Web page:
Are Dietitian’s Allowed to Diagnose?

Dietitians are allowed to give a nutrition diagnosis. This is very different from a medical diagnosis which only a Doctor can give.

A nutrition diagnosis is made by a Dietitian and comes from the standardized nutrition terminology diagnosis list. There will be certain circumstances where a Dietitian will need the sign off from a Doctor on their nutrition diagnosis.

Some facilities require the sign off from a Doctor for a diagnosis of malnutrition due to reimbursement. Check with your facility what the specific policy is regarding diagnosis.

What Does the Nutrition Care Process Have
to do with PES Statements?

Part of the Nutrition Care Process (NCP) involves diagnosing a nutrition problem if one is present.

The first step in the NCP is to perform a nutrition assessment. From the nutrition assessment a nutrition diagnosis can be found. The nutrition diagnosis will always be put into the format of a PES statement.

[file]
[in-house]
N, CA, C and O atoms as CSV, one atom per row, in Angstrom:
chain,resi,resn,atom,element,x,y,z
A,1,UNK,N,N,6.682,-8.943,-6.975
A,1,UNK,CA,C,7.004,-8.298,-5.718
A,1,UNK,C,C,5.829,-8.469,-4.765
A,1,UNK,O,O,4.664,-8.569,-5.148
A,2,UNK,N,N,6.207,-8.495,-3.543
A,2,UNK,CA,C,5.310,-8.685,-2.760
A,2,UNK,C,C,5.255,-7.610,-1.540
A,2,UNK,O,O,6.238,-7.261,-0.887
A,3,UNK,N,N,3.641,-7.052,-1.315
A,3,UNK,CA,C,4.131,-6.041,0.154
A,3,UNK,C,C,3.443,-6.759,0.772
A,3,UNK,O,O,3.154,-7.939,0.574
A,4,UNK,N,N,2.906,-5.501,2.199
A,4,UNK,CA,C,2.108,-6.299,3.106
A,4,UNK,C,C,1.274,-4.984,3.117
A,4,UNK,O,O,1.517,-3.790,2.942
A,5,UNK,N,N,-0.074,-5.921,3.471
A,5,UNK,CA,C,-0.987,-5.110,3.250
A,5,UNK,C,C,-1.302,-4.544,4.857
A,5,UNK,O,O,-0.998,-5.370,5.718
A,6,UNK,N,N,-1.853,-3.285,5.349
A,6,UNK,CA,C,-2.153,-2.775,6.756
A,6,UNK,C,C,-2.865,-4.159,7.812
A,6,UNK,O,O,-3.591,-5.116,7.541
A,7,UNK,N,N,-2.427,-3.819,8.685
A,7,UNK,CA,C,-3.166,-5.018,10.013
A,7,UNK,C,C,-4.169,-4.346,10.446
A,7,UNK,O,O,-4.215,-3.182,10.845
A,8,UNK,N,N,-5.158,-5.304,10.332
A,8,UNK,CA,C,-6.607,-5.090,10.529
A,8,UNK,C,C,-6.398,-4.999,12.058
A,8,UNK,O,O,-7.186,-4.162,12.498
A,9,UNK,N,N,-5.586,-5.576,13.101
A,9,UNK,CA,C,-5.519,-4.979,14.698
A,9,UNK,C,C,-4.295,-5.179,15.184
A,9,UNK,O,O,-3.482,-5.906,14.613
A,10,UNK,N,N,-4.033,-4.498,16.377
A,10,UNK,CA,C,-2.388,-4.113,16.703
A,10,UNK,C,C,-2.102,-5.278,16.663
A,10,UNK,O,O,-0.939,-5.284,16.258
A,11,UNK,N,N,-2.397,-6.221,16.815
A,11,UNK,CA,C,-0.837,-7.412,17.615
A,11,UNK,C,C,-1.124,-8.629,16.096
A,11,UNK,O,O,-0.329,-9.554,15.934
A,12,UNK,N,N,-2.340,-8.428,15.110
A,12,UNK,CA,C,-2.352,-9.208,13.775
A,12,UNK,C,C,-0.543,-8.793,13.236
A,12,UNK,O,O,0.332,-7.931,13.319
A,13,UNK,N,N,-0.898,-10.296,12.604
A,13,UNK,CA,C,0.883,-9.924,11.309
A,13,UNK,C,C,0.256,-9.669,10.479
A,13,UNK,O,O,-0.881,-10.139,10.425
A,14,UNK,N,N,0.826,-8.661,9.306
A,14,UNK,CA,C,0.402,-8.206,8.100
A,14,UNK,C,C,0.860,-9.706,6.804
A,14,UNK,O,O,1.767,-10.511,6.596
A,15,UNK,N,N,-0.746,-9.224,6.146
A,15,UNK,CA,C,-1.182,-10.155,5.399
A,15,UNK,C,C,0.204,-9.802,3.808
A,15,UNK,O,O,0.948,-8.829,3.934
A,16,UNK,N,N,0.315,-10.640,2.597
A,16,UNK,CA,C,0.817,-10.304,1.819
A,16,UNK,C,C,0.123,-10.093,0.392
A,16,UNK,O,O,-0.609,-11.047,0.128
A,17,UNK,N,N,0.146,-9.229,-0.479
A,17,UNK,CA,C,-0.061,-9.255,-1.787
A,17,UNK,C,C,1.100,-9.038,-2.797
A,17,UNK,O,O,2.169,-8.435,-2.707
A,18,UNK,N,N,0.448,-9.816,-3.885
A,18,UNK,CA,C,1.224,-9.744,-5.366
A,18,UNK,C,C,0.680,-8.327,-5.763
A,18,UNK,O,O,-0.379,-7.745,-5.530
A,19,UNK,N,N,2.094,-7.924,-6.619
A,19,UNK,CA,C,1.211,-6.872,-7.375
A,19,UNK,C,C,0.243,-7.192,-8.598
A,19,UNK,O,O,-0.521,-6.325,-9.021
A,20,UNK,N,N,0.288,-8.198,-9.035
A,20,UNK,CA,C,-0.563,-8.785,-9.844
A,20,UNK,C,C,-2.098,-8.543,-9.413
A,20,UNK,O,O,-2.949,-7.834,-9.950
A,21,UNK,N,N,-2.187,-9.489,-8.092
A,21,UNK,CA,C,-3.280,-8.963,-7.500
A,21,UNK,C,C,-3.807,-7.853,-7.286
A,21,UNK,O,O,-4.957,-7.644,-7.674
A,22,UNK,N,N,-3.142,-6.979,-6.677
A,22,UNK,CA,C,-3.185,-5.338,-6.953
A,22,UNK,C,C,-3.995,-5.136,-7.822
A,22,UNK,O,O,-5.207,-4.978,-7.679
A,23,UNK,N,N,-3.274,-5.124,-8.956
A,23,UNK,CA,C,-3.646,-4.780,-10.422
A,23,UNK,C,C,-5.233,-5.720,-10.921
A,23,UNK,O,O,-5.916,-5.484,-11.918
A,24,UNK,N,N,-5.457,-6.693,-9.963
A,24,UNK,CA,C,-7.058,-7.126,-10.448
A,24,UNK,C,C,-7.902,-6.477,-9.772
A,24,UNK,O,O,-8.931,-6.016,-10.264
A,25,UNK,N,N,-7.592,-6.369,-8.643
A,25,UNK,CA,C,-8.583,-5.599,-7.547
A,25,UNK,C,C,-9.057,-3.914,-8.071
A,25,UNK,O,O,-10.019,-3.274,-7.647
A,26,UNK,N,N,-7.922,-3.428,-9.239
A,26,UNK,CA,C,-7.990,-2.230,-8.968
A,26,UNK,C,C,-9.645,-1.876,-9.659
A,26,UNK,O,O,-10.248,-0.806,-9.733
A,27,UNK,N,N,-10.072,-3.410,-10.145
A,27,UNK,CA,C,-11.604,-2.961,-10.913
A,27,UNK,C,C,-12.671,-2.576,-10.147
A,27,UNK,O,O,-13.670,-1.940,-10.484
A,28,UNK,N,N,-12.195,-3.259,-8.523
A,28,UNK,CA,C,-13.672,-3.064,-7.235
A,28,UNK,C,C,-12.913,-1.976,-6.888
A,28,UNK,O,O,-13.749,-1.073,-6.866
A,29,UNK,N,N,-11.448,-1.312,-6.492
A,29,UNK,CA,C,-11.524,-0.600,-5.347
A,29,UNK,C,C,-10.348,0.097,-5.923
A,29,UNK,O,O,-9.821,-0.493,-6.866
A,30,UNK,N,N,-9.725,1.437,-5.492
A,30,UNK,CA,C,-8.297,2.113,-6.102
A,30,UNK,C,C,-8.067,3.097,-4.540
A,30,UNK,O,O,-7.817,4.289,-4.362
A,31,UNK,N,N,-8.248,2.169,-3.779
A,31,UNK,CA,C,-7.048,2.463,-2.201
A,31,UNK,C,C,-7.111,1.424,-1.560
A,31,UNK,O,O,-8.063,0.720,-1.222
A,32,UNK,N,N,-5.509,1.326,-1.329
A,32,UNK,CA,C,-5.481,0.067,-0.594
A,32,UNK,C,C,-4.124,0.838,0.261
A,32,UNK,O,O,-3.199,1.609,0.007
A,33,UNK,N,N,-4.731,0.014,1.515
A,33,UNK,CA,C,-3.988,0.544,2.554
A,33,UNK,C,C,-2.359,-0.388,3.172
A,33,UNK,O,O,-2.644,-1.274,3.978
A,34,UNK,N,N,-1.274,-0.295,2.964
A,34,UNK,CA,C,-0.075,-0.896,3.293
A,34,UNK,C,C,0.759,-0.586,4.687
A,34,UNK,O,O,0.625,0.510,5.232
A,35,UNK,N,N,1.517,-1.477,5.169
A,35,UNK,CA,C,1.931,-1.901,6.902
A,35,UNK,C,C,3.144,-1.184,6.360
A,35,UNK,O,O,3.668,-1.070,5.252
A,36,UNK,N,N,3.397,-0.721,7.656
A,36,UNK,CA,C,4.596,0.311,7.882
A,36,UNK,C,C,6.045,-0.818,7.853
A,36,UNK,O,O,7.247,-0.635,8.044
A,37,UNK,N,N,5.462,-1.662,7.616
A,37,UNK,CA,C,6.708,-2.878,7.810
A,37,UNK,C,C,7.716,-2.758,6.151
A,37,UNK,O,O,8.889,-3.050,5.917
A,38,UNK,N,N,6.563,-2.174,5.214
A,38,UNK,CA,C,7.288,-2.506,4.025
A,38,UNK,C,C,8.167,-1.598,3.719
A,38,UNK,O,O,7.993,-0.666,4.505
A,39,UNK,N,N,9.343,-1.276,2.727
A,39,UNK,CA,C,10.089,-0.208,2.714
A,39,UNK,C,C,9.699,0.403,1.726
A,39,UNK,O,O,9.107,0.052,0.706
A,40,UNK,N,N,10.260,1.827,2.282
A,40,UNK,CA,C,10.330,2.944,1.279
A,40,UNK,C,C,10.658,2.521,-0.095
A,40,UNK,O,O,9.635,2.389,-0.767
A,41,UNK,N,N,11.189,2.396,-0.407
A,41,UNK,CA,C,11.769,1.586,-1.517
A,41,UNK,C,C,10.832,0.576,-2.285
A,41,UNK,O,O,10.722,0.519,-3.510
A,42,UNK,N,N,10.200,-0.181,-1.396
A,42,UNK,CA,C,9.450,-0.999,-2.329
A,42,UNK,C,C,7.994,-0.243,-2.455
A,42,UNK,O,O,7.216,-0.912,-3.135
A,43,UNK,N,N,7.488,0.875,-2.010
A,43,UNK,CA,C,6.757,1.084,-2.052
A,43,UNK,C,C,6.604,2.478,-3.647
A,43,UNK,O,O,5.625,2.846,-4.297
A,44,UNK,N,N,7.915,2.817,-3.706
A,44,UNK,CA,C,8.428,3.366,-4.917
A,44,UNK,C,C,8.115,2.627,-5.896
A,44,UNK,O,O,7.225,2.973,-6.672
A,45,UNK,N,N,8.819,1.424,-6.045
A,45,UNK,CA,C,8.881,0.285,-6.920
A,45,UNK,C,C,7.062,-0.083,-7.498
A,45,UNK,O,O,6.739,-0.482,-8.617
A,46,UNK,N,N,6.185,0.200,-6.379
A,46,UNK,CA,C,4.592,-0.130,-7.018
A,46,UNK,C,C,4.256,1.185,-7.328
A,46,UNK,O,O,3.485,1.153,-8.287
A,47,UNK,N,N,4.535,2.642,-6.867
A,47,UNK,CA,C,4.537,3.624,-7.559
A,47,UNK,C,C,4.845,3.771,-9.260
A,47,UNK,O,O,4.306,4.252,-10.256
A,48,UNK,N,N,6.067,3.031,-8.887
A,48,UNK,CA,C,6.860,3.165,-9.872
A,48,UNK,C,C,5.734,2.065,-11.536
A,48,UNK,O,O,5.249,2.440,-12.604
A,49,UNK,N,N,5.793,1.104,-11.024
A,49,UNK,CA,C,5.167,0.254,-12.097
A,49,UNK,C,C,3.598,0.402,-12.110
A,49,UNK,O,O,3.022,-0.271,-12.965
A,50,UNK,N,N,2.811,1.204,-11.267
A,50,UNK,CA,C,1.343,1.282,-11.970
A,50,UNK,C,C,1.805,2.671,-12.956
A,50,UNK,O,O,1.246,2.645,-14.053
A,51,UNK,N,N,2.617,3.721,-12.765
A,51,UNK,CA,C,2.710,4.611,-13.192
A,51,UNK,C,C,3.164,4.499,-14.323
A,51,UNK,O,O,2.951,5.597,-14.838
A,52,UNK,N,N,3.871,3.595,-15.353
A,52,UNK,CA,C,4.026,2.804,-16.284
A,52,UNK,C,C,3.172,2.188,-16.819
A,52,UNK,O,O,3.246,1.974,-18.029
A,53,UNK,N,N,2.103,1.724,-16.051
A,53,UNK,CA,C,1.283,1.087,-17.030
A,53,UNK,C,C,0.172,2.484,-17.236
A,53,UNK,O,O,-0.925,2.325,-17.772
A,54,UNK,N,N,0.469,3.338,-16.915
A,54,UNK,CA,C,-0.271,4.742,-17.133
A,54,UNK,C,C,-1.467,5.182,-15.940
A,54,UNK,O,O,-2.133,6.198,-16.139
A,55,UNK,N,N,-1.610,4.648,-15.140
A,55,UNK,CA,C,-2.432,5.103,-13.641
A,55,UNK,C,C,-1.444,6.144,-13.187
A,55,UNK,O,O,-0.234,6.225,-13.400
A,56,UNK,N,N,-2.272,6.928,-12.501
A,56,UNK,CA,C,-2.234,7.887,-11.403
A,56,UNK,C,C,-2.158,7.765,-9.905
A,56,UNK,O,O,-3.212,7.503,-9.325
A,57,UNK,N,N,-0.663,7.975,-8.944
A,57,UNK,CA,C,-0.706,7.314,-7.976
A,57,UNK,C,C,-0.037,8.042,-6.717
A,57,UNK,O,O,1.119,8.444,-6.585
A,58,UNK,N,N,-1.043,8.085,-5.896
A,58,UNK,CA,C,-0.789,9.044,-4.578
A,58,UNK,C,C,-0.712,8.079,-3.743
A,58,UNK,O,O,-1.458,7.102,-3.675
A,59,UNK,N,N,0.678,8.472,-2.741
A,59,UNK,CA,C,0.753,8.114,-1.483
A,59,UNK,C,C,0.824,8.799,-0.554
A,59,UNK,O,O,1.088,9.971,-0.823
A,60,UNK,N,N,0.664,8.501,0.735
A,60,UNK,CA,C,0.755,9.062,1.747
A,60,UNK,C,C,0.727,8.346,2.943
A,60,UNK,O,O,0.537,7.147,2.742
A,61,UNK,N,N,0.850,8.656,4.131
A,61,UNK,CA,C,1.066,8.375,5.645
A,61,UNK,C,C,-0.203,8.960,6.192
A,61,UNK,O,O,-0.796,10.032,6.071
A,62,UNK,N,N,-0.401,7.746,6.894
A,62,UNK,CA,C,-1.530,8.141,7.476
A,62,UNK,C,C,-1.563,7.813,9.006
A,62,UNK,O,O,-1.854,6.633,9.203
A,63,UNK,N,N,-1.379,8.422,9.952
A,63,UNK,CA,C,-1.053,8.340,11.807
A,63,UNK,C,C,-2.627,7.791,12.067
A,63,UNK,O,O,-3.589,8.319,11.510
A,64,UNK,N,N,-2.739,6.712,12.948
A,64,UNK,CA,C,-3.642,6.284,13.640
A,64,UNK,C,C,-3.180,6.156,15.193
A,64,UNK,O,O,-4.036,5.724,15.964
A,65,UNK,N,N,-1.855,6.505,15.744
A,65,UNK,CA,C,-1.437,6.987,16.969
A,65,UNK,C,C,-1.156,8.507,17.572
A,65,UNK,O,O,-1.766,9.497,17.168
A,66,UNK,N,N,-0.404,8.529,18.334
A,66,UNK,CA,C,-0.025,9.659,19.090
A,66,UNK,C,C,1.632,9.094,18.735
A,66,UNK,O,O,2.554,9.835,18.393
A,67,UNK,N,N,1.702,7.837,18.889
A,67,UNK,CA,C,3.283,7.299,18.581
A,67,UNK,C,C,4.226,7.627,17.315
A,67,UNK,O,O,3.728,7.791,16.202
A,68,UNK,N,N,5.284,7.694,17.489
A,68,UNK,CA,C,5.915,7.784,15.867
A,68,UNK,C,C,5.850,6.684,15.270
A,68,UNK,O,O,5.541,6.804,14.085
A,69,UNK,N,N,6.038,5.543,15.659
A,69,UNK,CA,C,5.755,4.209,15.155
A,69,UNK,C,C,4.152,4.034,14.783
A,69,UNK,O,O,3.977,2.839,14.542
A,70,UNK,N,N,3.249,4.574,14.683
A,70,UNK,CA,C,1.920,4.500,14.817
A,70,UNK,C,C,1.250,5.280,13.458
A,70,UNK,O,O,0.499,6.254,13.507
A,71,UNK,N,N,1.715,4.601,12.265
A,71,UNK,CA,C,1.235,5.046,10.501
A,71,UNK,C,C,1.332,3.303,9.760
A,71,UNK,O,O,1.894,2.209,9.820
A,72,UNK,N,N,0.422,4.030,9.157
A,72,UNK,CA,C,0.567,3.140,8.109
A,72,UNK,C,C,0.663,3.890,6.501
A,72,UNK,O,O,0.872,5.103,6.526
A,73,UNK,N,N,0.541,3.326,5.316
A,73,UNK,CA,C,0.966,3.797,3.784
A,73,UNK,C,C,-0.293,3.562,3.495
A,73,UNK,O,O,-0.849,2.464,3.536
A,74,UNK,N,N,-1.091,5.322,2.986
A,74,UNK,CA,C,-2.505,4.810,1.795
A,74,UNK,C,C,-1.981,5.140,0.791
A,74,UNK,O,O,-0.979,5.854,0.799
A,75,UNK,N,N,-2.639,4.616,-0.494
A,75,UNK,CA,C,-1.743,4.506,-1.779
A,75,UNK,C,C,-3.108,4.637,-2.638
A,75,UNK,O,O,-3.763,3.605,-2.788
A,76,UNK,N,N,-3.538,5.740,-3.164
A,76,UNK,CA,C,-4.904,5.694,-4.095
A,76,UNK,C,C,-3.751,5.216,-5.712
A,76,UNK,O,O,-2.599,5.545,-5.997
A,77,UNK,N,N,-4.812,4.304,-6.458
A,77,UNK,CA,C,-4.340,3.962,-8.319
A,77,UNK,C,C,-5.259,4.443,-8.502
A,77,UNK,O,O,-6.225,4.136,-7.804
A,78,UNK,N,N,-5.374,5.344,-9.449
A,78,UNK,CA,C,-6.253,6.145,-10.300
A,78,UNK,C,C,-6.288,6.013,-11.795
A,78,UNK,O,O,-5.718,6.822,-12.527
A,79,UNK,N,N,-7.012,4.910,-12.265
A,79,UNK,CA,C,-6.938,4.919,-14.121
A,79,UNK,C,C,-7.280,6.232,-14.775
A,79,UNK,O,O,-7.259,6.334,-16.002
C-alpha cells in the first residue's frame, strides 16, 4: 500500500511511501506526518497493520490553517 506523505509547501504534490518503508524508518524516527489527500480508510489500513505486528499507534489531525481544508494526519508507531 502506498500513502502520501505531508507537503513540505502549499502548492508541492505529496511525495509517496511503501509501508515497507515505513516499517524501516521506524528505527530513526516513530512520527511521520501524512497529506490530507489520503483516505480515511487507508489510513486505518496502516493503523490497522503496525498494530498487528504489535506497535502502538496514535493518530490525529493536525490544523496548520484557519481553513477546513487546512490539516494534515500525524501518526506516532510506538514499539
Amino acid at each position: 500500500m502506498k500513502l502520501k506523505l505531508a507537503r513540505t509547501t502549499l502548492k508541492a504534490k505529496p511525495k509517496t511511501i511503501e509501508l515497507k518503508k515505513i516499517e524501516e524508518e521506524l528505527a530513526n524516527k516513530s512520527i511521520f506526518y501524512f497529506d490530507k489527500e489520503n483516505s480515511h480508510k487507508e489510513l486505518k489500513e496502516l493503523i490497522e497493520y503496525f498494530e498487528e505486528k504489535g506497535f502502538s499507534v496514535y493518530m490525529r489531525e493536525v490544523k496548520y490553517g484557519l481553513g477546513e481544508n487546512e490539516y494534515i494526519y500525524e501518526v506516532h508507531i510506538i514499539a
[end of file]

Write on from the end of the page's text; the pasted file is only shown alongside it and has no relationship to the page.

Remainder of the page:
The NCP is the steps a Dietitian takes to assess and treat a patient’s nutrition diagnosis.

ADIME is the manner of charting a Dietitian will use to summarize the NCP.

The PES statement will be in the D part of ADIME charting.

ADIME and the NCP are not the same thing. If you want to learn more, you can read here.

All of the above are a part of the standardized process that Dietitians use in their daily practice.

Sample PES Statements

PES Statement for Malnutrition:

Malnutrition related to inadequate energy intake as evidenced by 50% daily intake average and significant weight loss of 10.7% in 6/12.

PES Statement for Hypertension:

Excessive sodium intake related to excessive addition of salt at the table as evidenced by meal time observation, and elevated Blood Pressure levels of 155/95.

PES Statement for Obesity:

Excessive energy intake related to frequent snacking as evidenced by calorie count of 1000 calories above estimated daily energy needs, BMI 45.0, and significant weight gain of 11% in 1/12.

PES Statement for Diabetes:

Elevated lab values A1C related to excessive added sugar intake as evidenced by patient reported snacks in room high in sugar, low in fibre, A1C level of 10.9.

Still Looking for More PES Statements?

You can read this article for the Top 7 Malnutrition PES Statement examples!

Or you can simply download your FREE copy below!